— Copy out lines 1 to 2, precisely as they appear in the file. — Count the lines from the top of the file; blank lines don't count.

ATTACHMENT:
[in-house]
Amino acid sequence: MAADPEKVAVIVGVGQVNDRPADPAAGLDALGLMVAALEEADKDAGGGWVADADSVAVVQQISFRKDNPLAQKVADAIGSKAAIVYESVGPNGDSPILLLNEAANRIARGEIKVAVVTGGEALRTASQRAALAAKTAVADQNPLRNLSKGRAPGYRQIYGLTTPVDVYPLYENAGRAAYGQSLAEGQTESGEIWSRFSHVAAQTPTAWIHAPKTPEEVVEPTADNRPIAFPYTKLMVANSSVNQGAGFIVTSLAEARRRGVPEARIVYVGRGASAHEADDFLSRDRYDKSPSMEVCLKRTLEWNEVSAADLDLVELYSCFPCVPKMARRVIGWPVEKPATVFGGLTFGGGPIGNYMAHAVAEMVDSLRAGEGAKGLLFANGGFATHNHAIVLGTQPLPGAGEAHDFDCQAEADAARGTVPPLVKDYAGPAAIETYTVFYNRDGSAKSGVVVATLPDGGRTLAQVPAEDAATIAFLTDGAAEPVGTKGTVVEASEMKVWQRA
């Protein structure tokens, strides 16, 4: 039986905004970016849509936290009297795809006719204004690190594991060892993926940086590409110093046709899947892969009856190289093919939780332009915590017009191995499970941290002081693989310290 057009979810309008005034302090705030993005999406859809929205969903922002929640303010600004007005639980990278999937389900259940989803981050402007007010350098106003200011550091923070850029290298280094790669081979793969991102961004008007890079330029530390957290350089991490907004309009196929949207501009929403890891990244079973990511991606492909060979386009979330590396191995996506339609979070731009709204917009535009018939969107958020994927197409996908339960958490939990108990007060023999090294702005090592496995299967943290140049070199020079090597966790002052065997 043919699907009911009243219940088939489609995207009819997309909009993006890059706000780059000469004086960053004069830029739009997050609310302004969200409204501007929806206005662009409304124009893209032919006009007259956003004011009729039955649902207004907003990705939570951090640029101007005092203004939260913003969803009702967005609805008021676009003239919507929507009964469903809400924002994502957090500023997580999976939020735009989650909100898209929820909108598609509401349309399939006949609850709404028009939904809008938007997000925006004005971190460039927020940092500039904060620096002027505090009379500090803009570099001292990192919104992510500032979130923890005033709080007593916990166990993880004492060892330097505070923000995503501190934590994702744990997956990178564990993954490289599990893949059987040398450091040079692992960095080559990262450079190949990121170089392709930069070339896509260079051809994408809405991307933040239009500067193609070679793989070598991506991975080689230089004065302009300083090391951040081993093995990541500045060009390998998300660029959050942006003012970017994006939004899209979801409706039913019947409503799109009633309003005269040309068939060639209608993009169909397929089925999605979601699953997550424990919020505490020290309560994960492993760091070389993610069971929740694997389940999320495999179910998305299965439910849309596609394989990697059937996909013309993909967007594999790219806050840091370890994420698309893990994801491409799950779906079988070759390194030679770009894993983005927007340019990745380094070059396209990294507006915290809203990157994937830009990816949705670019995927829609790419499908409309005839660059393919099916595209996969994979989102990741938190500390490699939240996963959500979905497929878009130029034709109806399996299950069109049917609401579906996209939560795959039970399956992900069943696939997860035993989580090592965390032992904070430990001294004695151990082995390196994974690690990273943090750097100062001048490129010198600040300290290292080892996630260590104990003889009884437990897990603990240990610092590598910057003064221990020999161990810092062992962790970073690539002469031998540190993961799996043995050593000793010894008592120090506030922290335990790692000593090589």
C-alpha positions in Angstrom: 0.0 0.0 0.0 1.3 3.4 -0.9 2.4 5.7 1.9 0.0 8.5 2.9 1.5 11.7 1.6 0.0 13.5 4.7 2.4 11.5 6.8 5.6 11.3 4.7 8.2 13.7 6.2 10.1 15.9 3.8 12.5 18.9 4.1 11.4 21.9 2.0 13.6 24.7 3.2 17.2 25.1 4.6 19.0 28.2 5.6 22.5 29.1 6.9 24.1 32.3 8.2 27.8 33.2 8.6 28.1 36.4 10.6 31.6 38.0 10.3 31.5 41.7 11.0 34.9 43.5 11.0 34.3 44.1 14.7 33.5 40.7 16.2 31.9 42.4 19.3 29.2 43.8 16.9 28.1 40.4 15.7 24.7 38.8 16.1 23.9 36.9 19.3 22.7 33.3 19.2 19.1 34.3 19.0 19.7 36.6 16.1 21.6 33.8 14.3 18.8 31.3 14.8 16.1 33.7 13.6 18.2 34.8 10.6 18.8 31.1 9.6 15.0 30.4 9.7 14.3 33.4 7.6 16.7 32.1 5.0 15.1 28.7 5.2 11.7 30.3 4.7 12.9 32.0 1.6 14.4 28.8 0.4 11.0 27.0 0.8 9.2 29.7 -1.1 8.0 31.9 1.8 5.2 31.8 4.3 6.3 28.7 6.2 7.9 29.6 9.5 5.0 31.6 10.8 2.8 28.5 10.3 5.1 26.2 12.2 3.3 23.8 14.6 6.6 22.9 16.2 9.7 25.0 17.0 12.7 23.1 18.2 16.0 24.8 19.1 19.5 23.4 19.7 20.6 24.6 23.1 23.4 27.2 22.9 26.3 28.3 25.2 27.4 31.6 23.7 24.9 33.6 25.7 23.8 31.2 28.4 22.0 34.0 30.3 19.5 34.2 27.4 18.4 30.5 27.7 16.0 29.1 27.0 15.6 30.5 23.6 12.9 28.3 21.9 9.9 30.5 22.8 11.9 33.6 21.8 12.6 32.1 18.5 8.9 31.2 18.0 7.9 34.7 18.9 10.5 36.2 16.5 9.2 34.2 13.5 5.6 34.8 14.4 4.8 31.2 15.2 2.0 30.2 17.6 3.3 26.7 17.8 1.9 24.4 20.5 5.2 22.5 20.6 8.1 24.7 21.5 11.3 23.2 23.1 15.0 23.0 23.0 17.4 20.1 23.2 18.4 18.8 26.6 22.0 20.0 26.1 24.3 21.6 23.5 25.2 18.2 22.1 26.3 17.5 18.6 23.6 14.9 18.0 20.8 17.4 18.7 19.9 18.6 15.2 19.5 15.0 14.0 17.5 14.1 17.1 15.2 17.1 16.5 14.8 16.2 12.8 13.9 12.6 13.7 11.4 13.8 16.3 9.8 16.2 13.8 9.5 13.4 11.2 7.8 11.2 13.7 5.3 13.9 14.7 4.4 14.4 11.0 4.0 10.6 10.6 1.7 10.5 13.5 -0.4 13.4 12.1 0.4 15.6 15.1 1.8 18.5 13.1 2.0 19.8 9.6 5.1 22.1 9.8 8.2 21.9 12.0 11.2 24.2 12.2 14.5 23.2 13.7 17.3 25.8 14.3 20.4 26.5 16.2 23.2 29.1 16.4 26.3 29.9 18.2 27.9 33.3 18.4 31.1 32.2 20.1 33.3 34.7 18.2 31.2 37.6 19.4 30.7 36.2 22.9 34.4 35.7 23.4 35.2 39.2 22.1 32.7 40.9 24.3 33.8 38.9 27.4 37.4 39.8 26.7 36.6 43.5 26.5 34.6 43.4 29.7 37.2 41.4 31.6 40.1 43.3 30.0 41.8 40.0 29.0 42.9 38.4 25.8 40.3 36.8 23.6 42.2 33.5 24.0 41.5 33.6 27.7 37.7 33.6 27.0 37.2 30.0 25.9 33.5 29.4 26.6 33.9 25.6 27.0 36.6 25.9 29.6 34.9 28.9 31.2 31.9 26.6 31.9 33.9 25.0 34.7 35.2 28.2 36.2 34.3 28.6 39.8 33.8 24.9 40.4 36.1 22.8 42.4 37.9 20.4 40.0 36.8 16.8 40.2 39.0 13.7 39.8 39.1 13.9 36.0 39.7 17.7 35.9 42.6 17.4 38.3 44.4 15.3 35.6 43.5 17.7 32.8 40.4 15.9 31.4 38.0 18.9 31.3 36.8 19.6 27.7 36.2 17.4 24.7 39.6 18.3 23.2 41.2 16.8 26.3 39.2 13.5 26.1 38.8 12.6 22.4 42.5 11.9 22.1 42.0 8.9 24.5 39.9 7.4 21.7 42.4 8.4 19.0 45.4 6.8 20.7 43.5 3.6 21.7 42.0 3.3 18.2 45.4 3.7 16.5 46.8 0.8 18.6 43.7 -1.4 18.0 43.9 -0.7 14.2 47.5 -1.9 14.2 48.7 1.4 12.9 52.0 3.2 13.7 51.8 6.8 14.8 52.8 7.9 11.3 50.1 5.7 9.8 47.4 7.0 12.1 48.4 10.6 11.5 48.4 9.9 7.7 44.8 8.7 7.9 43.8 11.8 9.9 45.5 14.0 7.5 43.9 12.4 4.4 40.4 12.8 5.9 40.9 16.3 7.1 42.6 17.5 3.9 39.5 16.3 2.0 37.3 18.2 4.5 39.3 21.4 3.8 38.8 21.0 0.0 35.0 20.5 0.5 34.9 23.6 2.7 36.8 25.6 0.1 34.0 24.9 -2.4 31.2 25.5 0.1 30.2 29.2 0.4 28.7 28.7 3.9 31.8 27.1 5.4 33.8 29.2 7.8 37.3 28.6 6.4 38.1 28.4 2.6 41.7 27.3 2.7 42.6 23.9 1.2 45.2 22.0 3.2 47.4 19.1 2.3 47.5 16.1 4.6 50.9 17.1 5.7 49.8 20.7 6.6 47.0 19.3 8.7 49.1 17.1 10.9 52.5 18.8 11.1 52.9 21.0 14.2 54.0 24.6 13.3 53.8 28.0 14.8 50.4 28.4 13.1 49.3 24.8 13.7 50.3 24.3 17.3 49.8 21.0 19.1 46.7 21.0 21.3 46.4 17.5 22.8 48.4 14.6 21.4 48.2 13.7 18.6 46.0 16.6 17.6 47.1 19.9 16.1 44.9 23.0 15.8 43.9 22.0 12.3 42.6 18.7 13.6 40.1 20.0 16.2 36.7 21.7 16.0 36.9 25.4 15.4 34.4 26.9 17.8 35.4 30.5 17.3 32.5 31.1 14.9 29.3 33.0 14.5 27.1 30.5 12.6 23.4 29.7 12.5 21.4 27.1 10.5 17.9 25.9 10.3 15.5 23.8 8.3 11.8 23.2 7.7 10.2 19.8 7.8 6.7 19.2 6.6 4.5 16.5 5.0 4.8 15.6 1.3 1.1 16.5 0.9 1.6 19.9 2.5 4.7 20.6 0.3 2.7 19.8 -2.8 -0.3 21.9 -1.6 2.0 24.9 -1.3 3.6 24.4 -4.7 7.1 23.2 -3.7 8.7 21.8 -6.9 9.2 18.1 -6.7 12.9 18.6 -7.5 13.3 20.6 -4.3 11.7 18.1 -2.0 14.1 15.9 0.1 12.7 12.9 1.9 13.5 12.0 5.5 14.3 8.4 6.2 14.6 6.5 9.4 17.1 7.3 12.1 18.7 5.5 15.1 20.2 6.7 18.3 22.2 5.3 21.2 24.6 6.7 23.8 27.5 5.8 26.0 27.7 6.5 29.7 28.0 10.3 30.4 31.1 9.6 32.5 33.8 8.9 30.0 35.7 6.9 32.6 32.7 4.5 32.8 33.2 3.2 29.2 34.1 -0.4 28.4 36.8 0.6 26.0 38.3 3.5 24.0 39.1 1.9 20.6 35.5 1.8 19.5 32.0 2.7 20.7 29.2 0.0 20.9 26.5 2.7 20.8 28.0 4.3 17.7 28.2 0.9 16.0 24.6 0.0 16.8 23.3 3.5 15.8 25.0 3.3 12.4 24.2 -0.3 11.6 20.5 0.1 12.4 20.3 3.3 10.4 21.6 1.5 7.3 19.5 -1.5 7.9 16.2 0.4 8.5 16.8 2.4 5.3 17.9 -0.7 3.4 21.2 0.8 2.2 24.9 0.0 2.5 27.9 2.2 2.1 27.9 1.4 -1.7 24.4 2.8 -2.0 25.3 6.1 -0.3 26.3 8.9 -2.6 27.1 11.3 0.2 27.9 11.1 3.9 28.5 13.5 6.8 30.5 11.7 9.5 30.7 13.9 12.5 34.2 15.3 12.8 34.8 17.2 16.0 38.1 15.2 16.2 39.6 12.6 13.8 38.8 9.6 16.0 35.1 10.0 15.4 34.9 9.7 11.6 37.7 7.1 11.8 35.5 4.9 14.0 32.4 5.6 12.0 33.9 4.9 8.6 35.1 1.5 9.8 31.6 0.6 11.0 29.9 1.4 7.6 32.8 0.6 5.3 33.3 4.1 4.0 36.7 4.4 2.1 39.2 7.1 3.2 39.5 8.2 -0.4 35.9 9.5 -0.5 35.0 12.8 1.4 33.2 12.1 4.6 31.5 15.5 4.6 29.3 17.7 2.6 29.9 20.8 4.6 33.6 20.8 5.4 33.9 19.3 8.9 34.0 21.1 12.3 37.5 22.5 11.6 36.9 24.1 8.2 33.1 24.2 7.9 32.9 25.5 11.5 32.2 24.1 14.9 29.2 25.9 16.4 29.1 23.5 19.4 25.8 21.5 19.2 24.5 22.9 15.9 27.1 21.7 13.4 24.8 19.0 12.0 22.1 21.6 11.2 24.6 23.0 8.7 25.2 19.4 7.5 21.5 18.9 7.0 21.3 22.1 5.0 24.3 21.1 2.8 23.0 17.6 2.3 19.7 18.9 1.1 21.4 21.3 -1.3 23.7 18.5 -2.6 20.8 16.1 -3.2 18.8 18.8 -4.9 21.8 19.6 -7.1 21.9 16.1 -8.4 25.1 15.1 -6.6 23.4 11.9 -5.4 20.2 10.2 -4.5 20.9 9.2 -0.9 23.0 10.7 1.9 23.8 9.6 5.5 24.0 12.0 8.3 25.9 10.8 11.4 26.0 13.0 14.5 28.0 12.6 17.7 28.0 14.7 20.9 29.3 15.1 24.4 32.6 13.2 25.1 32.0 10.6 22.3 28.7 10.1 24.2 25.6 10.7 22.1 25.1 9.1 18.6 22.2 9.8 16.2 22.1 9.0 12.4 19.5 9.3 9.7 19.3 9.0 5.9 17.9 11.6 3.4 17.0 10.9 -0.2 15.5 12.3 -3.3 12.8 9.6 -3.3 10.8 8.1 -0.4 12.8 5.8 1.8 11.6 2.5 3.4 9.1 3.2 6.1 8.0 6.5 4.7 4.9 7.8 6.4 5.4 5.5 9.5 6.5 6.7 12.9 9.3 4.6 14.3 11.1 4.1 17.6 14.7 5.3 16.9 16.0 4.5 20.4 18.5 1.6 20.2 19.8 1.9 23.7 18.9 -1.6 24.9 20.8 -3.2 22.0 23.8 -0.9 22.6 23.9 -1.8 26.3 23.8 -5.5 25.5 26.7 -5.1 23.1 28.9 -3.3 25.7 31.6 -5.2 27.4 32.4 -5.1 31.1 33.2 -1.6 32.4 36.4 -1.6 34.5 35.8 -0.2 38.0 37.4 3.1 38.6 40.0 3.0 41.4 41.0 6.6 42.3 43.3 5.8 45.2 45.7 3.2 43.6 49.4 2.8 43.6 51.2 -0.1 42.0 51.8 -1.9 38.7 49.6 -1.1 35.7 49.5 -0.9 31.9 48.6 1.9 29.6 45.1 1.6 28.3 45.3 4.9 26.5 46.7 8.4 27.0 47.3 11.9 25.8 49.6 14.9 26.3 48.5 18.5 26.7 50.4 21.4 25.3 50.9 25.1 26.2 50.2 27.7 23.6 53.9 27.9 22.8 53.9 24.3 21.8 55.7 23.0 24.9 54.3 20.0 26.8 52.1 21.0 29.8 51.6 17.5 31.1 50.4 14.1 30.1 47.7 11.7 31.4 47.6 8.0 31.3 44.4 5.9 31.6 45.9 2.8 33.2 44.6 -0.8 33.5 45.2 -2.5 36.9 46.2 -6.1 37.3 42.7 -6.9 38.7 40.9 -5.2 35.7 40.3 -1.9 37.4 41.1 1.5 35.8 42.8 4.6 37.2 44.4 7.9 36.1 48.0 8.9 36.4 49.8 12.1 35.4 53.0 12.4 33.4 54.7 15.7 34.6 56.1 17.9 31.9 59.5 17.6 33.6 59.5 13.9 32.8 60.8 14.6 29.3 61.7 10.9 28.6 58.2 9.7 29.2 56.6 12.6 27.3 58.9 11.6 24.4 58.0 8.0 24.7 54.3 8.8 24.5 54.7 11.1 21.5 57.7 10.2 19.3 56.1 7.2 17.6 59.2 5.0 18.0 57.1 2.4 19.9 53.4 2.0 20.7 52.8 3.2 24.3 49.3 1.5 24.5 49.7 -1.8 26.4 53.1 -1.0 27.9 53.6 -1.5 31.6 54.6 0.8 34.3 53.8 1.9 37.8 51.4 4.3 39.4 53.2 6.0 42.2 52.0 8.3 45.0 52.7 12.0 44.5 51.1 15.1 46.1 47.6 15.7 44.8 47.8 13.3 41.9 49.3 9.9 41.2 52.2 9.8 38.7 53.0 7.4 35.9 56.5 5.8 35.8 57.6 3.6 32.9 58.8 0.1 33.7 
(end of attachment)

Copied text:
[in-house]
Amino acid sequence: MAADPEKVAVIVGVGQVNDRPADPAAGLDALGLMVAALEEADKDAGGGWVADADSVAVVQQISFRKDNPLAQKVADAIGSKAAIVYESVGPNGDSPILLLNEAANRIARGEIKVAVVTGGEALRTASQRAALAAKTAVADQNPLRNLSKGRAPGYRQIYGLTTPVDVYPLYENAGRAAYGQSLAEGQTESGEIWSRFSHVAAQTPTAWIHAPKTPEEVVEPTADNRPIAFPYTKLMVANSSVNQGAGFIVTSLAEARRRGVPEARIVYVGRGASAHEADDFLSRDRYDKSPSMEVCLKRTLEWNEVSAADLDLVELYSCFPCVPKMARRVIGWPVEKPATVFGGLTFGGGPIGNYMAHAVAEMVDSLRAGEGAKGLLFANGGFATHNHAIVLGTQPLPGAGEAHDFDCQAEADAARGTVPPLVKDYAGPAAIETYTVFYNRDGSAKSGVVVATLPDGGRTLAQVPAEDAATIAFLTDGAAEPVGTKGTVVEASEMKVWQRA